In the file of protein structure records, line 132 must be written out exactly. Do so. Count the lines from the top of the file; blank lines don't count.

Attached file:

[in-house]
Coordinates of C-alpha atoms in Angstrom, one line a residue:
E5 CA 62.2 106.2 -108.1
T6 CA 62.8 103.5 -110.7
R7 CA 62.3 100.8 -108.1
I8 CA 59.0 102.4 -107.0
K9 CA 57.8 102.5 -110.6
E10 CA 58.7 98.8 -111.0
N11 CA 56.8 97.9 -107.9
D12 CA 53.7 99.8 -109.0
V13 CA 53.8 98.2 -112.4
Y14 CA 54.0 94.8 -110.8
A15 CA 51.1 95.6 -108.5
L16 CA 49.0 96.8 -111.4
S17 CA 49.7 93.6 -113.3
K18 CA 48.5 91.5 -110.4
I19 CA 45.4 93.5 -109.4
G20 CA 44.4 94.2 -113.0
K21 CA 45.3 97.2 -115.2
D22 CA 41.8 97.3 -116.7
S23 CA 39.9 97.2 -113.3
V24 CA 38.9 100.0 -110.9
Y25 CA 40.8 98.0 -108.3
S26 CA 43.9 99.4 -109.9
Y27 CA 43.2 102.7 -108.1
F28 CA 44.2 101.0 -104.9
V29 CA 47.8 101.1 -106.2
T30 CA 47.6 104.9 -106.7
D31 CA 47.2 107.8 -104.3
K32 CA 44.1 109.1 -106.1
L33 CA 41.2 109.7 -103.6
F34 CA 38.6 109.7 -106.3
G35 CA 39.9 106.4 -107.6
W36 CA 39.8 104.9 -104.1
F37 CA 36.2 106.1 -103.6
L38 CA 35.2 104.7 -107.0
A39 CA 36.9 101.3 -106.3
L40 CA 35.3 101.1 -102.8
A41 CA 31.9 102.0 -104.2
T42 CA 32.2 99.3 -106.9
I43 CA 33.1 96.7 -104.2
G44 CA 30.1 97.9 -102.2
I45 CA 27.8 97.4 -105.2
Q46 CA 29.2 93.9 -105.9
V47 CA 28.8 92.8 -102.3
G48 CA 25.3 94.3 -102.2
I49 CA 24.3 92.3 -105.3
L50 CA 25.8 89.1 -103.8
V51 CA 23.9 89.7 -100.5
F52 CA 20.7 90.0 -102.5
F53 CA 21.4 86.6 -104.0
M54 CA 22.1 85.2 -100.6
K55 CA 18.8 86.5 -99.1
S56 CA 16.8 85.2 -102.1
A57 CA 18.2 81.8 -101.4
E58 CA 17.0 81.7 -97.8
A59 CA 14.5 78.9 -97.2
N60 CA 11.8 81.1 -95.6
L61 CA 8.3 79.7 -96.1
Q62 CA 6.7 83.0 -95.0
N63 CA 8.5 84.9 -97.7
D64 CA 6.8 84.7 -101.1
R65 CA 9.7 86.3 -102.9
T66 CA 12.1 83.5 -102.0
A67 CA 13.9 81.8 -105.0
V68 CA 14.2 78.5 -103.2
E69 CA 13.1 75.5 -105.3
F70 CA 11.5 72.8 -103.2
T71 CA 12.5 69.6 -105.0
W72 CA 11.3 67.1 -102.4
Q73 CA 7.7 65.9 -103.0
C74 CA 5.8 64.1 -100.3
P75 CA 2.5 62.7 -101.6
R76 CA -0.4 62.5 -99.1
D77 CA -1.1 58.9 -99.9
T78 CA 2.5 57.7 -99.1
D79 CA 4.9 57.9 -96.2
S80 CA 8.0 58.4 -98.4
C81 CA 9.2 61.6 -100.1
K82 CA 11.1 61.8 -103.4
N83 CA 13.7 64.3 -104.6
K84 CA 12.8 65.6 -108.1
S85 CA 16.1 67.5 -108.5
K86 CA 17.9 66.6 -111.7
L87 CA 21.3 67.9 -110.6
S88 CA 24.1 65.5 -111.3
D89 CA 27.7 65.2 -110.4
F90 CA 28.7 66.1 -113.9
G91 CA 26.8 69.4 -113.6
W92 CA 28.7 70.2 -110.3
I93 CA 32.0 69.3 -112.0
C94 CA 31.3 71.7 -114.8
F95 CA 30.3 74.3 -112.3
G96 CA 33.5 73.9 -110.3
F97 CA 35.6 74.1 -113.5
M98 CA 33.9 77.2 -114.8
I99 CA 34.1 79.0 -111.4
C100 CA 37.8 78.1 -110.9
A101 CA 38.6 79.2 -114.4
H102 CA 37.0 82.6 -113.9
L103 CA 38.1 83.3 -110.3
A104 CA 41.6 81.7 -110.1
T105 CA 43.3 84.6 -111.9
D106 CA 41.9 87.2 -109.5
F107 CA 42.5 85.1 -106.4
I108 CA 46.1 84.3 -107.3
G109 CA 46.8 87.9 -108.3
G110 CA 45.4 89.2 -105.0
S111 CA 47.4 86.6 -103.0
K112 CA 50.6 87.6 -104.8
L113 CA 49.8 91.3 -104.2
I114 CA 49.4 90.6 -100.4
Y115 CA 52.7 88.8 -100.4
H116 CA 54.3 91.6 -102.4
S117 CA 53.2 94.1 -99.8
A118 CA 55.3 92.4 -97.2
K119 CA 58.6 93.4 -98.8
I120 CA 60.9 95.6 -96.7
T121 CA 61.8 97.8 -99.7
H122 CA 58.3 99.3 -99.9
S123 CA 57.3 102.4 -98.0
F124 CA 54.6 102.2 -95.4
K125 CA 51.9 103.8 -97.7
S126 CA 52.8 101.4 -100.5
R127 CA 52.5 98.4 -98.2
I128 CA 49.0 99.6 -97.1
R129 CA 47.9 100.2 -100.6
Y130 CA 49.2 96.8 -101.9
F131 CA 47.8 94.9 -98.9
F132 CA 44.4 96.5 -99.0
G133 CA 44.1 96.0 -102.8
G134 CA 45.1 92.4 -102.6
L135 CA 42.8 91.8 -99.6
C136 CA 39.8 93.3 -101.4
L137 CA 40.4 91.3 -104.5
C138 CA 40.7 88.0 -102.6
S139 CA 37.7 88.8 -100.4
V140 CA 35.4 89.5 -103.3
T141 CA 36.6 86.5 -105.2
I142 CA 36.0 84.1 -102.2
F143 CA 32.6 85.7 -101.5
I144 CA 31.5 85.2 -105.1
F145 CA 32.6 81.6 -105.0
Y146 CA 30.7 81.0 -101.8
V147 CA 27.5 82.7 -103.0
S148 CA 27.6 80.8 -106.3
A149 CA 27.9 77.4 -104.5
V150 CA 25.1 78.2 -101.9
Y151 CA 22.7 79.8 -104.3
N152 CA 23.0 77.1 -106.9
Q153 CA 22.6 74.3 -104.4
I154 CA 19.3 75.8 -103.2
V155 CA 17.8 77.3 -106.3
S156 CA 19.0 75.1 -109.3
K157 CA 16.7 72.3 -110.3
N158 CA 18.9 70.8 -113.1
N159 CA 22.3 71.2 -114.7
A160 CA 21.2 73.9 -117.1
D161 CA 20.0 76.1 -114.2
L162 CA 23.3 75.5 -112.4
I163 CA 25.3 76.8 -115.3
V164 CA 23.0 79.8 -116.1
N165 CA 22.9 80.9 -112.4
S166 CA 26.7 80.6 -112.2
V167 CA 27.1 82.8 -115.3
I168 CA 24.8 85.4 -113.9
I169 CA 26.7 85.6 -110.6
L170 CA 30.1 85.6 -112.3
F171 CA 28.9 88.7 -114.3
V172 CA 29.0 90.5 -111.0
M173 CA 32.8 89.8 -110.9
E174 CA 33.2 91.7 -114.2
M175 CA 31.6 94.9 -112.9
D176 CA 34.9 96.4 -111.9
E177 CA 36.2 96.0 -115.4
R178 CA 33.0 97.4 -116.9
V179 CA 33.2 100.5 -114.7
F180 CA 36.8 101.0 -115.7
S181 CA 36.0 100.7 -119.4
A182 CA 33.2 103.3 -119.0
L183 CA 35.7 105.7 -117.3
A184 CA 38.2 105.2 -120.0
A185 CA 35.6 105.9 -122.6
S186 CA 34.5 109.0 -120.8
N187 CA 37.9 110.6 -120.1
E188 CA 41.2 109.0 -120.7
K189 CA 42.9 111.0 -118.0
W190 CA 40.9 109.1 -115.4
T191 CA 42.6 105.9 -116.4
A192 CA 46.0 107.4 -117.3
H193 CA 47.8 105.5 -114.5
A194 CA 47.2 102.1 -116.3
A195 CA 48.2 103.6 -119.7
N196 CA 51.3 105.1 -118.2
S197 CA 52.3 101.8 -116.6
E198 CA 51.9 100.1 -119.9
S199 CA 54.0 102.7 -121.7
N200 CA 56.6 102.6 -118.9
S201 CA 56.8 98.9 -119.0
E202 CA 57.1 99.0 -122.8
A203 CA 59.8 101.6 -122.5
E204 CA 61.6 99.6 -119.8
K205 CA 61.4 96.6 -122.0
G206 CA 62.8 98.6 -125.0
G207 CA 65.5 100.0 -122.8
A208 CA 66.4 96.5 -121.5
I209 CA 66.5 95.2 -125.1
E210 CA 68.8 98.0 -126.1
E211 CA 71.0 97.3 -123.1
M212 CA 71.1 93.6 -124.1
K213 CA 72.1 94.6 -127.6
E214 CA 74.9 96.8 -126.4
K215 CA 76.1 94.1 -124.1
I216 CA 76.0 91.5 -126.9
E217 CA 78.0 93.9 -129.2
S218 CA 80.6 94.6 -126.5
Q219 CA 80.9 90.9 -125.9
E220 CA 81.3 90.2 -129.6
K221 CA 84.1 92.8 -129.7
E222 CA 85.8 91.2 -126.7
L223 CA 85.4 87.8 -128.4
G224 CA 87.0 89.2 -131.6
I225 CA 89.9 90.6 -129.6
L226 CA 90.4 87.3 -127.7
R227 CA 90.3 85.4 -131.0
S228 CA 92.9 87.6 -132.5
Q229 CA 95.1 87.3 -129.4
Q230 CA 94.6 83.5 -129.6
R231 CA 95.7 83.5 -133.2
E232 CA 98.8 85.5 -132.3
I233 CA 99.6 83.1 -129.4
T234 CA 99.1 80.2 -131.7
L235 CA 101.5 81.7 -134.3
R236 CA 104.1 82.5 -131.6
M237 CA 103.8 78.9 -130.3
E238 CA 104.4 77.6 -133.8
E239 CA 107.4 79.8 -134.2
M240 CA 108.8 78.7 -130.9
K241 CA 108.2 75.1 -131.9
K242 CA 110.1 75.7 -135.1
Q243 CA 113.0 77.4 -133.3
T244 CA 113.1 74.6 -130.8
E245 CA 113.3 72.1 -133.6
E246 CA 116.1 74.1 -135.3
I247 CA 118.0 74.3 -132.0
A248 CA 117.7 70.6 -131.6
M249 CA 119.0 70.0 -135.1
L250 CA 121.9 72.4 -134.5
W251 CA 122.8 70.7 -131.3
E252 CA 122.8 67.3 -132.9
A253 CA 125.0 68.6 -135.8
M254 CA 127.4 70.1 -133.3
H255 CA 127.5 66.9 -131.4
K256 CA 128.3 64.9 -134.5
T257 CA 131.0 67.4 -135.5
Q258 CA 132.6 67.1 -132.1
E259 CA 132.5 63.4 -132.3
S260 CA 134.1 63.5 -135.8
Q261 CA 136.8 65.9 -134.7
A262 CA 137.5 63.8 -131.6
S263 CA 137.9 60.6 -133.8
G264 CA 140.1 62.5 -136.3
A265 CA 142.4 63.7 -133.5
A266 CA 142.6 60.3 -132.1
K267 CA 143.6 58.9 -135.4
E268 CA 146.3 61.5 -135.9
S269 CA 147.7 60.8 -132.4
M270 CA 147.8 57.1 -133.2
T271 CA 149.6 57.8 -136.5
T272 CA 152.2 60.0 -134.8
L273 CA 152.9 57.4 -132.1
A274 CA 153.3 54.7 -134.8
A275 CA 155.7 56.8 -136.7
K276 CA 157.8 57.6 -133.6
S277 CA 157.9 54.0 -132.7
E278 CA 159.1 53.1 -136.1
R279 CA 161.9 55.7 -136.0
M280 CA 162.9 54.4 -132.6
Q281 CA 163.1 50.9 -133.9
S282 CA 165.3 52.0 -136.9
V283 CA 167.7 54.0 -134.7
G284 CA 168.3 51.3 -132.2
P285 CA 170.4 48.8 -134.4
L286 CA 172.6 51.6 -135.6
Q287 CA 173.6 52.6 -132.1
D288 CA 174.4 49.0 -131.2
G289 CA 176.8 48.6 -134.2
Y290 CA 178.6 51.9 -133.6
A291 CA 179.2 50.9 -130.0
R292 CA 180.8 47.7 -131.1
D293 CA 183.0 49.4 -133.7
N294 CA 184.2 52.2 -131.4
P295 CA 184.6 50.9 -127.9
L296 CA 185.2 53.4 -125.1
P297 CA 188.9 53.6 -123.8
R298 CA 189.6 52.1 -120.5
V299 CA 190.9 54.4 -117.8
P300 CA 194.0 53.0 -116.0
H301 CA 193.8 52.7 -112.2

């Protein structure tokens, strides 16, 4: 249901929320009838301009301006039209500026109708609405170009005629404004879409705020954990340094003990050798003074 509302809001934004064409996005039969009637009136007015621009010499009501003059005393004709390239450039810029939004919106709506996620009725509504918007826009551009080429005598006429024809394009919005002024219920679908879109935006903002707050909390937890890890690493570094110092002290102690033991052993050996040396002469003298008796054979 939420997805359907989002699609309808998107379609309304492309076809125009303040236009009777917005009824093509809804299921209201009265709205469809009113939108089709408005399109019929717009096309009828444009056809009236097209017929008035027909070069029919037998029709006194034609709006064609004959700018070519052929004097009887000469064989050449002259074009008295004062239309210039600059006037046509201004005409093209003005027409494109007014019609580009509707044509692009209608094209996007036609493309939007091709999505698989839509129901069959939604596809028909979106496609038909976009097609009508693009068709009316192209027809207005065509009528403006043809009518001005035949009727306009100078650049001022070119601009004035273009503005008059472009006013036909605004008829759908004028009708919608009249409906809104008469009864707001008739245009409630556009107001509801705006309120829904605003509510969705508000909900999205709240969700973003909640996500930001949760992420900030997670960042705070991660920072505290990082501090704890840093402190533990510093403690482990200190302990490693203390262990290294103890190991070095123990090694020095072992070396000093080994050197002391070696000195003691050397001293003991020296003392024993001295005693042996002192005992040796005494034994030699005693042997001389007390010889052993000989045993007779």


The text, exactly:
G134 CA 45.1 92.4 -102.6